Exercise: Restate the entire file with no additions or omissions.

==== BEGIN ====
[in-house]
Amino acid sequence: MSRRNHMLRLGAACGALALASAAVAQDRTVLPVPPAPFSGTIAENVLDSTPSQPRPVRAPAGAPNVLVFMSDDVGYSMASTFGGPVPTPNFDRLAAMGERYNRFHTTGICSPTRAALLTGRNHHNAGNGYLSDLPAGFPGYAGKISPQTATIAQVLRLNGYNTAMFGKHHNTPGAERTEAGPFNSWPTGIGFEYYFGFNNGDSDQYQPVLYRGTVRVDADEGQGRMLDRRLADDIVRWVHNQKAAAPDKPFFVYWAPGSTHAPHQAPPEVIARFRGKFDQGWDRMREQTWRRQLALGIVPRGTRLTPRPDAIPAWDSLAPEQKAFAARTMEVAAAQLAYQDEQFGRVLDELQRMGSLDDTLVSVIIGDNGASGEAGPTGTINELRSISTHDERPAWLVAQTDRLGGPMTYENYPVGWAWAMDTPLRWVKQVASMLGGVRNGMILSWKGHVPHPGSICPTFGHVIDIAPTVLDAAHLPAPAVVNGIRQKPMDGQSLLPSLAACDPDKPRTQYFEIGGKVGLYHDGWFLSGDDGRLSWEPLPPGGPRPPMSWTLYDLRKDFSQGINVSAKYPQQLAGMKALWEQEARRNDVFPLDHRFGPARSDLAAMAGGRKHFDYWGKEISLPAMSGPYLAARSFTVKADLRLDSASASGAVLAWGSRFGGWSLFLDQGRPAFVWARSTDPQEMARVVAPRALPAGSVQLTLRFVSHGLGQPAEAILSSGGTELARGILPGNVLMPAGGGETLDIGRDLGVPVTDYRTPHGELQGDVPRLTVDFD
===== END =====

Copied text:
[in-house]
Amino acid sequence: MSRRNHMLRLGAACGALALASAAVAQDRTVLPVPPAPFSGTIAENVLDSTPSQPRPVRAPAGAPNVLVFMSDDVGYSMASTFGGPVPTPNFDRLAAMGERYNRFHTTGICSPTRAALLTGRNHHNAGNGYLSDLPAGFPGYAGKISPQTATIAQVLRLNGYNTAMFGKHHNTPGAERTEAGPFNSWPTGIGFEYYFGFNNGDSDQYQPVLYRGTVRVDADEGQGRMLDRRLADDIVRWVHNQKAAAPDKPFFVYWAPGSTHAPHQAPPEVIARFRGKFDQGWDRMREQTWRRQLALGIVPRGTRLTPRPDAIPAWDSLAPEQKAFAARTMEVAAAQLAYQDEQFGRVLDELQRMGSLDDTLVSVIIGDNGASGEAGPTGTINELRSISTHDERPAWLVAQTDRLGGPMTYENYPVGWAWAMDTPLRWVKQVASMLGGVRNGMILSWKGHVPHPGSICPTFGHVIDIAPTVLDAAHLPAPAVVNGIRQKPMDGQSLLPSLAACDPDKPRTQYFEIGGKVGLYHDGWFLSGDDGRLSWEPLPPGGPRPPMSWTLYDLRKDFSQGINVSAKYPQQLAGMKALWEQEARRNDVFPLDHRFGPARSDLAAMAGGRKHFDYWGKEISLPAMSGPYLAARSFTVKADLRLDSASASGAVLAWGSRFGGWSLFLDQGRPAFVWARSTDPQEMARVVAPRALPAGSVQLTLRFVSHGLGQPAEAILSSGGTELARGILPGNVLMPAGGGETLDIGRDLGVPVTDYRTPHGELQGDVPRLTVDFD